When we moved into our home eight years ago, I was excited to have a walk-in shower with floor to ceiling tile. Though John and I had been married for seven years and I was a mother of three young kids, picking out the tile for my own home served as further confirmation in my mind that I am, in fact, a real grown up now. After all, I picked out my own tile.
The day the tile was installed, I was giddy. It was lovely and clean, and I enjoyed it instantly. But weeks later I started to see a problem with it. The pattern on the tile camouflaged dirt and grime, which meant that by the time it finally looked dirty, it was well past the point of a simple rinse-and-wipe and needed a full-fledged scrubbing.
In many ways this shower situation illustrates a deeper truth about my soul. I’m going through life at what seems to me to be a reasonable clip—a meeting here, a deadline there, and another trip to the grocery store. While I’m doing the regular things that construct a life on the outside, I begin to feel exhausted on the inside. By the time I realize this, I’ve already traveled far past the point of healthy margins.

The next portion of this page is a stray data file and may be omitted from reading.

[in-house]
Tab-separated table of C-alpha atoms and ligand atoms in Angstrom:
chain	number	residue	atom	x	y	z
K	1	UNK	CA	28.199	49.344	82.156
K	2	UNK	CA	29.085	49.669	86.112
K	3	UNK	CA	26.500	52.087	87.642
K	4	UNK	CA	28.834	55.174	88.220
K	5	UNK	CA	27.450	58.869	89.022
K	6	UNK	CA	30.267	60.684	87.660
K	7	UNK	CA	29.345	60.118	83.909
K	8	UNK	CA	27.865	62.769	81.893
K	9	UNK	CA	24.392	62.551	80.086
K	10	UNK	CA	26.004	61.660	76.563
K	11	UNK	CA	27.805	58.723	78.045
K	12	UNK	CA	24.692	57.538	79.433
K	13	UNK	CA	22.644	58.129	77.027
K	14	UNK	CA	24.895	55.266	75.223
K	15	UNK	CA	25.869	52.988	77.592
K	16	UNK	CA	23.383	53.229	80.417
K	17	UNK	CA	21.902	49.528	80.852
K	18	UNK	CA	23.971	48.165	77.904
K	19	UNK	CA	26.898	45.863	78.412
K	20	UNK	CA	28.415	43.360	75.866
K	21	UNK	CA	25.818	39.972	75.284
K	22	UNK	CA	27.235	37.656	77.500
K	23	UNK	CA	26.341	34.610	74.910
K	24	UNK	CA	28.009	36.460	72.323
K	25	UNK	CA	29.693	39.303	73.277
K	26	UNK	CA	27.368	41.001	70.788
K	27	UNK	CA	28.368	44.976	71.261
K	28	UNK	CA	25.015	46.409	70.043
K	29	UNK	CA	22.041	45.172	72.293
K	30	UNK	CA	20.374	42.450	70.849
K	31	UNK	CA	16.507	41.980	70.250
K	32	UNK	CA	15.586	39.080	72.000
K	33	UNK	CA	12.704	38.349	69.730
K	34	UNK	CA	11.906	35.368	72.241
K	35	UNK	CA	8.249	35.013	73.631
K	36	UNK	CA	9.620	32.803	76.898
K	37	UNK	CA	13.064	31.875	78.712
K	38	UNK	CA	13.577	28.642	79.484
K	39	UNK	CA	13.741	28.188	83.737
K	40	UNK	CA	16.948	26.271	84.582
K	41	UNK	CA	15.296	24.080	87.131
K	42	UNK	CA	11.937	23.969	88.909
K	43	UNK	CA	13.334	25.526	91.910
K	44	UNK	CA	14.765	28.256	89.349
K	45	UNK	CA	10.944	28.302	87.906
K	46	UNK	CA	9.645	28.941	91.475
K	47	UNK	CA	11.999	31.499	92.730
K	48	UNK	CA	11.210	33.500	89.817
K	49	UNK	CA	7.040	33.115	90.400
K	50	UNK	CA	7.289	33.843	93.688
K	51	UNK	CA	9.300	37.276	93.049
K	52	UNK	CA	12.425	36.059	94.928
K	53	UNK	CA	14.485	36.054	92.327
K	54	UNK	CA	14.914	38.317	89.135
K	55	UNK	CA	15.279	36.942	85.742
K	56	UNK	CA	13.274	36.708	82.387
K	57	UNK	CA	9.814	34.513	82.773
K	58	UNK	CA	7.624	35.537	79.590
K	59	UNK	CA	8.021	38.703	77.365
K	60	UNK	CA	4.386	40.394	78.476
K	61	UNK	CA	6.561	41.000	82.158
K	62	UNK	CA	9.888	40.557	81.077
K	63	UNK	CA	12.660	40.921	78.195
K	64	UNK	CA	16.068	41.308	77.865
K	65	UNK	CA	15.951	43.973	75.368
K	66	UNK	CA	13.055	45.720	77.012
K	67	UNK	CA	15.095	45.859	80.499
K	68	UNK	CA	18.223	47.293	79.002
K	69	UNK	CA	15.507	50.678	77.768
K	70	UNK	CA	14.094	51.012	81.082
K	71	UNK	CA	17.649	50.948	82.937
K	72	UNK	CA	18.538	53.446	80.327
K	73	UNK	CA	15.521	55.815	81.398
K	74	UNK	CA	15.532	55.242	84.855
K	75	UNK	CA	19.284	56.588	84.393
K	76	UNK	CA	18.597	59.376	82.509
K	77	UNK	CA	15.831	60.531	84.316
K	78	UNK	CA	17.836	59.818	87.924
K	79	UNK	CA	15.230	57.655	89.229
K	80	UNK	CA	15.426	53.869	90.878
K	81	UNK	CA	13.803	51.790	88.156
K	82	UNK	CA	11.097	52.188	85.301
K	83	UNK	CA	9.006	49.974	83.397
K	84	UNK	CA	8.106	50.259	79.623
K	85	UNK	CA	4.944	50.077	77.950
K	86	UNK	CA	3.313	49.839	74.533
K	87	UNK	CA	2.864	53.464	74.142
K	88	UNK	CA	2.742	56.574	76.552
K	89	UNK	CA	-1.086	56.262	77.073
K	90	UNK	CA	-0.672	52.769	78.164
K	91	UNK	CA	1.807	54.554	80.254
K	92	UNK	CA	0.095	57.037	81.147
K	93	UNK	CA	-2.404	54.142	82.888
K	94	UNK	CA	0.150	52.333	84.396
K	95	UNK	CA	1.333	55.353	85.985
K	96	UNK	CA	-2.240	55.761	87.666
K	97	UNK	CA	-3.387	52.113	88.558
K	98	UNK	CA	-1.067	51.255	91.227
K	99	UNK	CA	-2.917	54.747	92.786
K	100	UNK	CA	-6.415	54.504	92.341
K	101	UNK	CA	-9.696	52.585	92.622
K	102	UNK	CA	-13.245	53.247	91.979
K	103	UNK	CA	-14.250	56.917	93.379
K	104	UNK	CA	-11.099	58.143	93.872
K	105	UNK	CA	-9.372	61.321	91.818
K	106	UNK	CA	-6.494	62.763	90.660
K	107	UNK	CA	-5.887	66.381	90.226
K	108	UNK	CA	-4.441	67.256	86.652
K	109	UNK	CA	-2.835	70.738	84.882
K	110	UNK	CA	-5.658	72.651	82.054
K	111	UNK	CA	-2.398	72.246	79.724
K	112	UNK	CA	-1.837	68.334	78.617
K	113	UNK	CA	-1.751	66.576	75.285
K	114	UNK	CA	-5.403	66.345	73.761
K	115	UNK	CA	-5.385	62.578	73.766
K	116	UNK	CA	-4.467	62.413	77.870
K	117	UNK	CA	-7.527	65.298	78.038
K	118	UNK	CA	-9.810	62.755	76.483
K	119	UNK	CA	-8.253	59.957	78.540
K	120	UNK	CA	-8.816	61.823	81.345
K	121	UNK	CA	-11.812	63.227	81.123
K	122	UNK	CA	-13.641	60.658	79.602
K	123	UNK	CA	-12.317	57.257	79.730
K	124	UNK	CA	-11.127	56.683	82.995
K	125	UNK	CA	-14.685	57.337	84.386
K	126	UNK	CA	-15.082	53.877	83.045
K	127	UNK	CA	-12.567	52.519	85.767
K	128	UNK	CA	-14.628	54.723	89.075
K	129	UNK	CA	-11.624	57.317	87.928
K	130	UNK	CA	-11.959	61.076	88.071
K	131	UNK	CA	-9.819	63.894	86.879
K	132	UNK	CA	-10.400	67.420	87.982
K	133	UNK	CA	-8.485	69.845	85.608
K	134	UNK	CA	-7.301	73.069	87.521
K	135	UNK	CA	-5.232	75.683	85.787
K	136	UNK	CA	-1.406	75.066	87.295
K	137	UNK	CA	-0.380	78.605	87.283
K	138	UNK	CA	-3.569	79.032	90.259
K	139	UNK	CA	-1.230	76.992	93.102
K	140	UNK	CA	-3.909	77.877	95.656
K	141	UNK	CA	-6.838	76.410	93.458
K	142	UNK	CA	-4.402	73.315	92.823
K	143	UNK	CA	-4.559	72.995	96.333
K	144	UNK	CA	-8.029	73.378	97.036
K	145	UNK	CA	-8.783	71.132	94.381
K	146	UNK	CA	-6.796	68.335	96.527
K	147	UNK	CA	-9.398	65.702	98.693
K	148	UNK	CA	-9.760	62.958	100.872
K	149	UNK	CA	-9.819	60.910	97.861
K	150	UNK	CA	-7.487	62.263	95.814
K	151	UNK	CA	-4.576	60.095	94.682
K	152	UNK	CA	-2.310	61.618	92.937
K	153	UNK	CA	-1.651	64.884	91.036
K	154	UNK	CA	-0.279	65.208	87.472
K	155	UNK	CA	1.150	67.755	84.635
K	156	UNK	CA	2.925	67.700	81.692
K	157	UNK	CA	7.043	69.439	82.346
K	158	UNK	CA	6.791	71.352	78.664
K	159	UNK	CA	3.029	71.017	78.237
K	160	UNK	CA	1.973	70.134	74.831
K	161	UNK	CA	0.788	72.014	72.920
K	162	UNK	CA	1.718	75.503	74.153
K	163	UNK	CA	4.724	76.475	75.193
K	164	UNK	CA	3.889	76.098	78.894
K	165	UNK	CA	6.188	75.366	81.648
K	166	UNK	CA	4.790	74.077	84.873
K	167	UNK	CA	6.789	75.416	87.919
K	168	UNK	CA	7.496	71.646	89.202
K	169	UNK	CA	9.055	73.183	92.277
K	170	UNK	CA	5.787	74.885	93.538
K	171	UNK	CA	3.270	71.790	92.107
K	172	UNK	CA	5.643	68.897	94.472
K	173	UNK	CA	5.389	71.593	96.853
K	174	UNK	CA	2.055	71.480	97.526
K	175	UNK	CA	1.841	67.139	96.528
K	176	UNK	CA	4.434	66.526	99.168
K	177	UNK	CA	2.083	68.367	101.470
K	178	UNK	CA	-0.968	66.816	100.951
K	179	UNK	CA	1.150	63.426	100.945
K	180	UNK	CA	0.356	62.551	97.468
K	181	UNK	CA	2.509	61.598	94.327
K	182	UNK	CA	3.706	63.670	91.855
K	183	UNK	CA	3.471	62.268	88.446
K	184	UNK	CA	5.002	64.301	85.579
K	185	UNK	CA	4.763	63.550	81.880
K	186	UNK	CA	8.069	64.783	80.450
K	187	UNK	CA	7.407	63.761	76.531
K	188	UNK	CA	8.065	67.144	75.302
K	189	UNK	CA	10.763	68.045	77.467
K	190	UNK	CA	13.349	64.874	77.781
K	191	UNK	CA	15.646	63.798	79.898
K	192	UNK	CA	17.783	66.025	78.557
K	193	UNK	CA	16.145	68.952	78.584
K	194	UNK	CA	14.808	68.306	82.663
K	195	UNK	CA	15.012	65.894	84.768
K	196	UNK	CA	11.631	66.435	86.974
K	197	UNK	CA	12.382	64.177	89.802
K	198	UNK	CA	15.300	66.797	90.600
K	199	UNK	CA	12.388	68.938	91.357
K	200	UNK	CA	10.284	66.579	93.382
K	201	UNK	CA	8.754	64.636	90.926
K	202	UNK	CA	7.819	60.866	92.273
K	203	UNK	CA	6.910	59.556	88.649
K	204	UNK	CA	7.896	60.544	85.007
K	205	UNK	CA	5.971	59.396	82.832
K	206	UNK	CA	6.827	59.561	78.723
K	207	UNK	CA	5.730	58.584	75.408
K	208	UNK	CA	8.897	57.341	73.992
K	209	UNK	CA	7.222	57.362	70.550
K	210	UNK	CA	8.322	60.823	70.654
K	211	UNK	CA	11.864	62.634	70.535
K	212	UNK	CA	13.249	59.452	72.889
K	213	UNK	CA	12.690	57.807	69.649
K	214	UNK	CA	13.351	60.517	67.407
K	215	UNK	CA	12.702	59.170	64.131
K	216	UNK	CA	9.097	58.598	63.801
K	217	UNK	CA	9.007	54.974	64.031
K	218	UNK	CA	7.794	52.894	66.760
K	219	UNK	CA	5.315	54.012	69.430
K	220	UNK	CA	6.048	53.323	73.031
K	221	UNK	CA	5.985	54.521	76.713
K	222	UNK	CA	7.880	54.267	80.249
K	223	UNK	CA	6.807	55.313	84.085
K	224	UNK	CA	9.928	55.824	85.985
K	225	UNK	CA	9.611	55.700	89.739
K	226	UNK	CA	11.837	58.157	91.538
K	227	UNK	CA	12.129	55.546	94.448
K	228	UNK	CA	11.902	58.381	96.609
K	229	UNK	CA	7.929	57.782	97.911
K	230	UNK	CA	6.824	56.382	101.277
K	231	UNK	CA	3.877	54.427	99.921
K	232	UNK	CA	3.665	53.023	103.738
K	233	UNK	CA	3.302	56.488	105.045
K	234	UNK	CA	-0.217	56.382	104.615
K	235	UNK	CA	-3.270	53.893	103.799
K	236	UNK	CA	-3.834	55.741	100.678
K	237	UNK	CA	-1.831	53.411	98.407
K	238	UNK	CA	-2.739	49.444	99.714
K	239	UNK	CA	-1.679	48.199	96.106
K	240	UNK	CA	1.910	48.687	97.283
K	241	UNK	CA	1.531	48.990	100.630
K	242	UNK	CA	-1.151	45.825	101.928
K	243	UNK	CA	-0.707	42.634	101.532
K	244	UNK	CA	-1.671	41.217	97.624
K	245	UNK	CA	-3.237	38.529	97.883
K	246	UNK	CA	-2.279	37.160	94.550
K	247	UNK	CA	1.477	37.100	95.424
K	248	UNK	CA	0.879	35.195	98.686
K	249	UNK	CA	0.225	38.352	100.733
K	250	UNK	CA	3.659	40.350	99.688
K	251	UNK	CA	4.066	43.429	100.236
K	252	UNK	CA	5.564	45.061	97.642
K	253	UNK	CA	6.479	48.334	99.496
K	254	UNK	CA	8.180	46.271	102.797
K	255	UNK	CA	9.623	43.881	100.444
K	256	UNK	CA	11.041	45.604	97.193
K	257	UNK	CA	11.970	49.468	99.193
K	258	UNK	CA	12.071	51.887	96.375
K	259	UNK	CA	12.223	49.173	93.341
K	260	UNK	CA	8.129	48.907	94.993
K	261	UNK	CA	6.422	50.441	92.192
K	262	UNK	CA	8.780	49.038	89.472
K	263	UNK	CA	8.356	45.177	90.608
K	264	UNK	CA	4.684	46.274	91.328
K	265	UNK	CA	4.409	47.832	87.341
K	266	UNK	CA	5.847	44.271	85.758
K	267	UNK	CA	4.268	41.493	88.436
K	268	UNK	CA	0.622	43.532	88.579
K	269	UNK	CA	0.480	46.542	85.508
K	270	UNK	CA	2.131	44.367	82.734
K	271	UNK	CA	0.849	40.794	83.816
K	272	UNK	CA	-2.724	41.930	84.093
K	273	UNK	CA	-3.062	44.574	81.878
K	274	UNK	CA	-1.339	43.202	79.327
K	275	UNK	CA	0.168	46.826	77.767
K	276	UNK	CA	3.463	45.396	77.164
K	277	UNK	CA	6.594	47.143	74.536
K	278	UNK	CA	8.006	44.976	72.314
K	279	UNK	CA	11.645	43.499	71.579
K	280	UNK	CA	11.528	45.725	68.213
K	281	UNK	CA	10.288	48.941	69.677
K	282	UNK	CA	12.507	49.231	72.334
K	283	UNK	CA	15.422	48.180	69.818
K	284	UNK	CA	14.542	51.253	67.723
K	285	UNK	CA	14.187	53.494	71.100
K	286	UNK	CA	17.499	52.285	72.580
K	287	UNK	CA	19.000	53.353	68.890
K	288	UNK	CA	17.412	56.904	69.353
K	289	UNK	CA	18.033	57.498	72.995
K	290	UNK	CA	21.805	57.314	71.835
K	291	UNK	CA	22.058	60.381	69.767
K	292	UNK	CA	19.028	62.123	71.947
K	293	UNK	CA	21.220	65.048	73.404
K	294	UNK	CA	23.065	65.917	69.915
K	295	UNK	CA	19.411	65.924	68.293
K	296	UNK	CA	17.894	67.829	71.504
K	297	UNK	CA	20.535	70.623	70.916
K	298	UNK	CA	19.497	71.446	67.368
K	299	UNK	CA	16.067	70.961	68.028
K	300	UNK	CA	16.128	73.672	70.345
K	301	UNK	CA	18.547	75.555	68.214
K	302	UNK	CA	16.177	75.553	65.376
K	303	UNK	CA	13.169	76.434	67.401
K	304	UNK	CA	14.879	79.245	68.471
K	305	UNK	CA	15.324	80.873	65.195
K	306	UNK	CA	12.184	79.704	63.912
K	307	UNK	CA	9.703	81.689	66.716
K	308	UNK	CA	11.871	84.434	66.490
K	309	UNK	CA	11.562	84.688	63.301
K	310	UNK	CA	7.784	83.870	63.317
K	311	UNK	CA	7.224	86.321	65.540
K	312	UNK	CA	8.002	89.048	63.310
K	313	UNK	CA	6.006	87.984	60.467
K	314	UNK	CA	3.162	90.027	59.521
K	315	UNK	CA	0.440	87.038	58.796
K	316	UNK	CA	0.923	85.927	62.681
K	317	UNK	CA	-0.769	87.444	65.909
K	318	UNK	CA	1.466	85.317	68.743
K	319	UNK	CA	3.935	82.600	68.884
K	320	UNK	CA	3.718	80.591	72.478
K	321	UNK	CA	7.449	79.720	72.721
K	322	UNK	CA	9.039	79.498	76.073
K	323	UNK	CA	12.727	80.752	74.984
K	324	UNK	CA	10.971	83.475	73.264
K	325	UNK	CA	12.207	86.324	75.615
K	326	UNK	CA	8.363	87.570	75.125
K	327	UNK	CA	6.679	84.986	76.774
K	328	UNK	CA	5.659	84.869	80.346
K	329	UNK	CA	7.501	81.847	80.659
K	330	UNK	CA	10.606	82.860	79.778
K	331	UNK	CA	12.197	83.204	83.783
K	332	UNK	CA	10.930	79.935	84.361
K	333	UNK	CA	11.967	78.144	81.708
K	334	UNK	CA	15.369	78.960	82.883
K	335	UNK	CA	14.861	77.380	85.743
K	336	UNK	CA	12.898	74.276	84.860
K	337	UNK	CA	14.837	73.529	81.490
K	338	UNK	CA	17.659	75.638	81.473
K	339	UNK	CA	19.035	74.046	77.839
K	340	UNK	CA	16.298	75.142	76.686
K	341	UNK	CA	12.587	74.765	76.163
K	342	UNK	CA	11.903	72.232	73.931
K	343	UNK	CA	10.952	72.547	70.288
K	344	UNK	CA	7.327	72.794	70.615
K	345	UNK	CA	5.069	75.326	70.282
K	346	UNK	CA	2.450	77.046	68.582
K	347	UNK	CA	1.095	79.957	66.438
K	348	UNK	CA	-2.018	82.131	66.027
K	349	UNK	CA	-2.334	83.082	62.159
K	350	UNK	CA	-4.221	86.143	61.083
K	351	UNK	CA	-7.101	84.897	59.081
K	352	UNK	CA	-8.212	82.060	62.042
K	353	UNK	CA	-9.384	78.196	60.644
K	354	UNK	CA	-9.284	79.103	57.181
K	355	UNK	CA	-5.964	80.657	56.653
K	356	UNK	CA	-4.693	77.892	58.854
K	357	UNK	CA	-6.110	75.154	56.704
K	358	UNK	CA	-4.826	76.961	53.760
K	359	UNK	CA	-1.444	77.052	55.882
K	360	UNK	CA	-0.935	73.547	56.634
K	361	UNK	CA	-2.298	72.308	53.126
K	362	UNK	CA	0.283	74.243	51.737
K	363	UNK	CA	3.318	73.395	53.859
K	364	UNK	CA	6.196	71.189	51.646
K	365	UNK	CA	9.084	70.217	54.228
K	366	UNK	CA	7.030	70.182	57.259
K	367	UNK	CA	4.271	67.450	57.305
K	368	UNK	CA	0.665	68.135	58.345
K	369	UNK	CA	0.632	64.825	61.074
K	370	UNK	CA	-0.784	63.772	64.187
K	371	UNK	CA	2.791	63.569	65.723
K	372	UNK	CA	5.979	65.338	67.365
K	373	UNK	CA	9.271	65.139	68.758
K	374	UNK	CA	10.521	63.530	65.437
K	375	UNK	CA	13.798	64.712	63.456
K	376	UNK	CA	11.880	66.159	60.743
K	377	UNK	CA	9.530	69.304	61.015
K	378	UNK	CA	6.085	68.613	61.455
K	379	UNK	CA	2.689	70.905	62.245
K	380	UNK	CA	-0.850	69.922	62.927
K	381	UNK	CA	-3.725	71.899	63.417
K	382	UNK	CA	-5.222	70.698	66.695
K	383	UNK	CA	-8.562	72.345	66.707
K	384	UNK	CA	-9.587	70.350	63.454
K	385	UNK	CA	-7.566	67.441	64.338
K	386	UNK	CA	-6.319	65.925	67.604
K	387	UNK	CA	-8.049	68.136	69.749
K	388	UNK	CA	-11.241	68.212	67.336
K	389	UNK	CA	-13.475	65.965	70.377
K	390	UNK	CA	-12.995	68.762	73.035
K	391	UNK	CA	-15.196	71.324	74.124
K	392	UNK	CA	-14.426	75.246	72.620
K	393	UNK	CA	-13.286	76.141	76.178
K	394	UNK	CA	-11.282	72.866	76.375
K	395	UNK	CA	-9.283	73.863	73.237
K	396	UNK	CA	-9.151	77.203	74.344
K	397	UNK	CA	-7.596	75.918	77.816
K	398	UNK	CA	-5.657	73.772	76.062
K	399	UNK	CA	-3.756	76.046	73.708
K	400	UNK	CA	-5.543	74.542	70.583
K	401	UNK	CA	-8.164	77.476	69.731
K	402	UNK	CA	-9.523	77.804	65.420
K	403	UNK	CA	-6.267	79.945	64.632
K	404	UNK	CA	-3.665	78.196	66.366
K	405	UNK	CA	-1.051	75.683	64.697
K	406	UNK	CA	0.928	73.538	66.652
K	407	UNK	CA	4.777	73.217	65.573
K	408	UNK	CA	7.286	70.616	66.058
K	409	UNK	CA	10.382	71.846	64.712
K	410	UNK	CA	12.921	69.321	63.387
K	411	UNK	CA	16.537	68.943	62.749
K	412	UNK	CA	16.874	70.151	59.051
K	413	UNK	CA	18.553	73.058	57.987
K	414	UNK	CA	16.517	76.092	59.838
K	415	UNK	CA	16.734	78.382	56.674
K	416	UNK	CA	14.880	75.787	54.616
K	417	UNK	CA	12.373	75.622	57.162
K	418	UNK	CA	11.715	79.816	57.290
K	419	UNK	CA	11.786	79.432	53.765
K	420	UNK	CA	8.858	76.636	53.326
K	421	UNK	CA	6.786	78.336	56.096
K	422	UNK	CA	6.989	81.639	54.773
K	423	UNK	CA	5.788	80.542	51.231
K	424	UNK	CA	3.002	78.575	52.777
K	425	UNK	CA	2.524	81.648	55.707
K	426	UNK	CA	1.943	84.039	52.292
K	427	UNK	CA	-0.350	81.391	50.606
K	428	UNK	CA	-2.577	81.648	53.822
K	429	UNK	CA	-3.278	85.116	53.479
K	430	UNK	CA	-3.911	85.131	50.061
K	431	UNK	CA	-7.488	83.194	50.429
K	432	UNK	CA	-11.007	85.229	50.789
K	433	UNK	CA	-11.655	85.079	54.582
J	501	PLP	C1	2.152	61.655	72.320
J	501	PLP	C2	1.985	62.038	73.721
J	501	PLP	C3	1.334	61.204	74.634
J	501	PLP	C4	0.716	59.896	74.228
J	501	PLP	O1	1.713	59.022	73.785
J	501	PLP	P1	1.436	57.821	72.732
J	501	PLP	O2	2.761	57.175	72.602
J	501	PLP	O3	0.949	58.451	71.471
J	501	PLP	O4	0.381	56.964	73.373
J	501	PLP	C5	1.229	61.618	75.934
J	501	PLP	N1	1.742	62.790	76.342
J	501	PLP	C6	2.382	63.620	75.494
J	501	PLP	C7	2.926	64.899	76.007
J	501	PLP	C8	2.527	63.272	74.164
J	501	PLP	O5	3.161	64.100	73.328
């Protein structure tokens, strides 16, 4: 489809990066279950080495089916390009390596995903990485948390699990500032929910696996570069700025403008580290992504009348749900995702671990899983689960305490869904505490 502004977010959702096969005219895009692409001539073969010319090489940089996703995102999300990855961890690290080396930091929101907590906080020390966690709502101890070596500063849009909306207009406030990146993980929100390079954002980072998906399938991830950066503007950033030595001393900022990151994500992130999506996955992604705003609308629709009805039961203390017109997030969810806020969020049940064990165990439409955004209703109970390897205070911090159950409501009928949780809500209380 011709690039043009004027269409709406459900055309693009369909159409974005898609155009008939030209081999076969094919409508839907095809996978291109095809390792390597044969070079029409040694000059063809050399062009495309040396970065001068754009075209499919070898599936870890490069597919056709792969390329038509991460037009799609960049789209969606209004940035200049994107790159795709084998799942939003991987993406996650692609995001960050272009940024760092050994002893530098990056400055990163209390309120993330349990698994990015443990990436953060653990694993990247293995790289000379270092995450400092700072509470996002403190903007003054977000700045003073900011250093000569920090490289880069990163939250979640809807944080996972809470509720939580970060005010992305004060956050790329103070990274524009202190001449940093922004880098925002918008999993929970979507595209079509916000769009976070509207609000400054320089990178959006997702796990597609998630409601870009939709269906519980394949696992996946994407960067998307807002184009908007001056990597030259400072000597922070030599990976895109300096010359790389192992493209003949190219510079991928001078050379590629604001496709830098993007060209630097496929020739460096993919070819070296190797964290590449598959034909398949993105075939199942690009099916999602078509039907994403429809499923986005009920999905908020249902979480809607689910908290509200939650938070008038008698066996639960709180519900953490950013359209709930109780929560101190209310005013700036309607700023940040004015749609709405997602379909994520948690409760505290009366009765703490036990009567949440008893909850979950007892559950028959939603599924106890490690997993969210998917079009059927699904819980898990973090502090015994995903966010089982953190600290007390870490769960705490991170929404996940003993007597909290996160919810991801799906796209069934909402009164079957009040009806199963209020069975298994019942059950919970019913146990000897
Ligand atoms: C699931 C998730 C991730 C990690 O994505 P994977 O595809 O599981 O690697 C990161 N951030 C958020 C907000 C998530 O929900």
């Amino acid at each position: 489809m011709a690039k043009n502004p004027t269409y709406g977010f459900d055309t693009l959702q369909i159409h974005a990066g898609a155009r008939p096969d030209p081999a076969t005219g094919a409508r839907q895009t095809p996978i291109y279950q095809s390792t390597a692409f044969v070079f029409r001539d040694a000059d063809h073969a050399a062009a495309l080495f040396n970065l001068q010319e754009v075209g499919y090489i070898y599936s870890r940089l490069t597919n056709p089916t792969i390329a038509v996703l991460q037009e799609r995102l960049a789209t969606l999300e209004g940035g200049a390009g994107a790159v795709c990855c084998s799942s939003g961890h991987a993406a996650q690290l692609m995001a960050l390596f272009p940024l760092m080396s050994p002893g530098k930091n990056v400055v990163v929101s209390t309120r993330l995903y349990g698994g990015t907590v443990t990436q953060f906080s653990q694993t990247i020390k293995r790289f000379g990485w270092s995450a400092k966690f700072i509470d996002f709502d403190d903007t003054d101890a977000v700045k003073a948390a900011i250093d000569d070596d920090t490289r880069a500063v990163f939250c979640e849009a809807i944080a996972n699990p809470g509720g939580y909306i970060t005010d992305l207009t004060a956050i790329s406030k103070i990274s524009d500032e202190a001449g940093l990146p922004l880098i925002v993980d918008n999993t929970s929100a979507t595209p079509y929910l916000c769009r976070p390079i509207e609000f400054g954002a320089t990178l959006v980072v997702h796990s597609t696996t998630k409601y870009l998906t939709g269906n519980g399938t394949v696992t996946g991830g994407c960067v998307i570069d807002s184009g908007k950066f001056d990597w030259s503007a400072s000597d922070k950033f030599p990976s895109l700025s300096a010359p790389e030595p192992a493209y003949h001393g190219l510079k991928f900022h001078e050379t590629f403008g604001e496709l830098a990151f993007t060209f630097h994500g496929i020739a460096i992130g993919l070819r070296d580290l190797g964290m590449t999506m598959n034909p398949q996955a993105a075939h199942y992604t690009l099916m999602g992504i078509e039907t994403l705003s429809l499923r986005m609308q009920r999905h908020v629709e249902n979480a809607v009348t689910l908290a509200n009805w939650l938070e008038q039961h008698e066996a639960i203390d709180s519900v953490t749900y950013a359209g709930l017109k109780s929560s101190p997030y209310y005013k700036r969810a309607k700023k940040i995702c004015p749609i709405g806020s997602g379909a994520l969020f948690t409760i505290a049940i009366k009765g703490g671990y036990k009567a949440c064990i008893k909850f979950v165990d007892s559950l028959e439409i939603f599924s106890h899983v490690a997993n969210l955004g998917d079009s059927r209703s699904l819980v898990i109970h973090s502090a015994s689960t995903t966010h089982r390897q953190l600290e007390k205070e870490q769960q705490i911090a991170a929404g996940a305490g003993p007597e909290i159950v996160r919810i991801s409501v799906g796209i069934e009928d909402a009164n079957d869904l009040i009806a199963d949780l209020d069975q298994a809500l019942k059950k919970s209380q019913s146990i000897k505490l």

As it turns out, my soul and my schedule don’t follow the same rules. When my soul feels held hostage by hustle, every area of my life is affected. The relationship dearest to me is often the last one to get attention: my marriage. I’m discovering one of the best ways for me to cultivate a healthy marriage is to create space for my own soul to breathe.1